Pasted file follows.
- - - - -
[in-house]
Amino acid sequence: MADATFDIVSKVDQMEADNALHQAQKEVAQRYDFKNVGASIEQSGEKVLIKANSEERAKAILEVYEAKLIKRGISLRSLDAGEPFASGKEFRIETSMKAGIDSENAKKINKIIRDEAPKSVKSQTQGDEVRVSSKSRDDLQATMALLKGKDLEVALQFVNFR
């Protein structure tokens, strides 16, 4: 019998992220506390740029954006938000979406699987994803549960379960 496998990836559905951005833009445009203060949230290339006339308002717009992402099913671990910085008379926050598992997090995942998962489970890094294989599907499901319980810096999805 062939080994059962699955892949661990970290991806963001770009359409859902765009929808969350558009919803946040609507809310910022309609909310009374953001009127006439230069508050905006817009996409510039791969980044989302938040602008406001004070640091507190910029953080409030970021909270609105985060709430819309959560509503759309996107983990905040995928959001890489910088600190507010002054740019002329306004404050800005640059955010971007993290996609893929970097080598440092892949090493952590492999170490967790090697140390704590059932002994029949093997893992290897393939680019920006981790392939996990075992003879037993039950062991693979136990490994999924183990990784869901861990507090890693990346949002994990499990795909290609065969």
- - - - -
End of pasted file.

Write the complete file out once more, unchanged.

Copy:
[in-house]
Amino acid sequence: MADATFDIVSKVDQMEADNALHQAQKEVAQRYDFKNVGASIEQSGEKVLIKANSEERAKAILEVYEAKLIKRGISLRSLDAGEPFASGKEFRIETSMKAGIDSENAKKINKIIRDEAPKSVKSQTQGDEVRVSSKSRDDLQATMALLKGKDLEVALQFVNFR
């Protein structure tokens, strides 16, 4: 019998992220506390740029954006938000979406699987994803549960379960 496998990836559905951005833009445009203060949230290339006339308002717009992402099913671990910085008379926050598992997090995942998962489970890094294989599907499901319980810096999805 062939080994059962699955892949661990970290991806963001770009359409859902765009929808969350558009919803946040609507809310910022309609909310009374953001009127006439230069508050905006817009996409510039791969980044989302938040602008406001004070640091507190910029953080409030970021909270609105985060709430819309959560509503759309996107983990905040995928959001890489910088600190507010002054740019002329306004404050800005640059955010971007993290996609893929970097080598440092892949090493952590492999170490967790090697140390704590059932002994029949093997893992290897393939680019920006981790392939996990075992003879037993039950062991693979136990490994999924183990990784869901861990507090890693990346949002994990499990795909290609065969």